Irish Garden Odyssey: Kilmacurragh

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Back to my trip to Ireland, day 4 saw us arrive at Kilmacurragh, Kilbride, Co Wicklow.  I have skipped ahead a little as I wanted to show you something other than private gardens.

Kilmacurragh is the outpost for the Dublin Botanic Garden, just as Kew has Wakehurst Place.  It allows the botanic garden to grow plants it doesn’t have the right environment for in Dublin. The garden was one of the most important private gardens in Ireland due to the extensive plant collections made by its owners, the Acton family, from the 1750s to the First World War.  However, like many family estates at this time it suffered from the deaths of three heirs in quick succession and large inheritance tax payments. Eventually the property was bought by the National Botanic Gardens in 1996 and in 2006 the redevelopment of the garden, led by Head Gardener, Seamus O’Brien, started.  The gardens, and those in Dublin, have benefitted from a positive approach by the Irish government and have been lucky in receiving significant levels of funding in recent years; a pity this approach is not matched elsewhere.

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As with most of the other gardens we visited we had the benefit of being shown around by Seamus.  This adds so much to a visit as you learn about individual plants, you have a context to place them and the garden in and you hear all sorts of interesting facts and stories that bring the place alive – something that was really missing from our unguided visit to Mt Usher the day before.

The house in the top photo was destroyed by fires in 1978 and 1982 but now funding has become available for the roof to be replaced which will allow the building to be used as a visitor centre and presumably provide opportunities for further fund-raising.

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One of the collections Kilmacurragh is known for is its collection of rhododendrons collected by Joseph Hooker.  You can see how huge they have grown from the photograph above, I can imagine they are stunning when in flower.

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This is one of the last ones to flower.  I did right its name down but my phonetic scrawl is illegible but it is some sort of hybrid beginning with g!!  Whatever its name, for someone who finds the plant hunter stories fascinating, it was a real thrill to see plants that were actually collected by someone I had read about.

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The plants at Kilmacurragh really demonstrate the benefits of Ireland’s damper climate. I was captivated by the light on these ferns until I walked a few steps further and spotted the giant lilies (Cardiocrinum giganteum)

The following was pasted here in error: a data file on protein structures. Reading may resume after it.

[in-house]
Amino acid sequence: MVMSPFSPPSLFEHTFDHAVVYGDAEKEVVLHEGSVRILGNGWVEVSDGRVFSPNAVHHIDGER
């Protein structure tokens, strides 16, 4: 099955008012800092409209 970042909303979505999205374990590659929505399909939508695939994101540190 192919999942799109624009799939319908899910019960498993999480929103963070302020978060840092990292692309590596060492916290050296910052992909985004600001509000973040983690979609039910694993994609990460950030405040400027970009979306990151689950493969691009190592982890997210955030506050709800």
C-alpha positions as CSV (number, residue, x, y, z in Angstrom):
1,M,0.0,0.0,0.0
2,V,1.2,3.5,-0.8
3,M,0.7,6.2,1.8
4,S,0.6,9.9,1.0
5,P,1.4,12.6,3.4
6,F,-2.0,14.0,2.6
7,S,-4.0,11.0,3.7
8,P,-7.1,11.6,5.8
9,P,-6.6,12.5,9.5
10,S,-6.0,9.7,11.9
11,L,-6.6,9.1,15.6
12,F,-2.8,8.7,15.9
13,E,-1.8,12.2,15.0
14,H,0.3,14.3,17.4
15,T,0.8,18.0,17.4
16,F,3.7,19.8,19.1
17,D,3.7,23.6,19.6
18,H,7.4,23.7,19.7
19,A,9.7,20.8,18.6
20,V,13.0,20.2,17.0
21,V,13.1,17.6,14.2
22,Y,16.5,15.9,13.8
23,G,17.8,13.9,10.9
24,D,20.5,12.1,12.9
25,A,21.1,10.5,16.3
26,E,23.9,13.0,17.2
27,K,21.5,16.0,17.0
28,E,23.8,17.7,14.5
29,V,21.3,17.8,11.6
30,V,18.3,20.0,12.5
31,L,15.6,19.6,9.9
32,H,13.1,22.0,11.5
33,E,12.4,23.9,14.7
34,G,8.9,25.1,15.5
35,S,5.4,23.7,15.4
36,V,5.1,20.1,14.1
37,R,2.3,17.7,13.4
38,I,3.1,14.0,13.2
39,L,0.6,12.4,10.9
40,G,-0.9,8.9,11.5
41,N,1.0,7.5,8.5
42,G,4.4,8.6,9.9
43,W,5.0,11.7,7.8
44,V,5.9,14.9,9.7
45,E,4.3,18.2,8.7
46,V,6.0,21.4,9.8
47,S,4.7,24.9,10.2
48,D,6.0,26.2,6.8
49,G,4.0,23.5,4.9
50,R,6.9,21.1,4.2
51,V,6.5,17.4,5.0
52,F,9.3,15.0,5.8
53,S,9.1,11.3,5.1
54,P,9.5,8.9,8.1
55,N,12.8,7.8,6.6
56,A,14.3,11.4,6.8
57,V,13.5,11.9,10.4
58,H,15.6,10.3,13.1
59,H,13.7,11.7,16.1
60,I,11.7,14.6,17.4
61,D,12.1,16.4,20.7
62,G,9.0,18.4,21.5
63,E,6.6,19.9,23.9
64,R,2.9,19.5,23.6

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There are several clumps throughout the shady part of the long borders and last year, to mark the centenary of the First World War and the men from the estate who lost their lives in it, they planted enough bulbs to have 100 flowering.  I wish I had seen that it must have been breath-taking and heavenly to smell.

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I loved the long herbaceous border.  It is a beautiful mixture of foliage and flowers with plants repeated to give rhythm but many of the plants aren’t those you would expect to see in a long border as hidden away are some wonderful meconopsis paniculata poppies, echiums, white willowherb, astibles, geraniums, and various calmagrostis – wonderful.

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From the long border we headed out into the arboretum again and saw many delights which to be honest I don’t think I appreciated as much as I should have since my tree knowledge is limited.  However, I do know the tree above is vast and very old, possibly dating back to the time of Janet Acton, in the 1870s

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However, I do know that this tree is a Magnolia rostrata and a fairly new addition showing that the collection of plants, particularly trees is continuing.  Future plans include the creation of areas specifically for plants of China, Chile and the Himilaya.  There are even plants that have been bred in the garden by Seamus and named for it such as the Cornus capitata ‘Kilmacurragh Rose’ which was named recently (below).

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But while you are marvelling at the flowers on this new introduction you are aware that just behind you is the original main road through the area down which Oliver Cromwell’s troops marched in the 17th century bringing with them Thomas Acton. Thomas was given the land, in lieu of pay.  His son, Thomas II had the derelict St Mochorog’s Abbey torn down and the stone reused to build the house you see in the top picture in the Queen Anne style.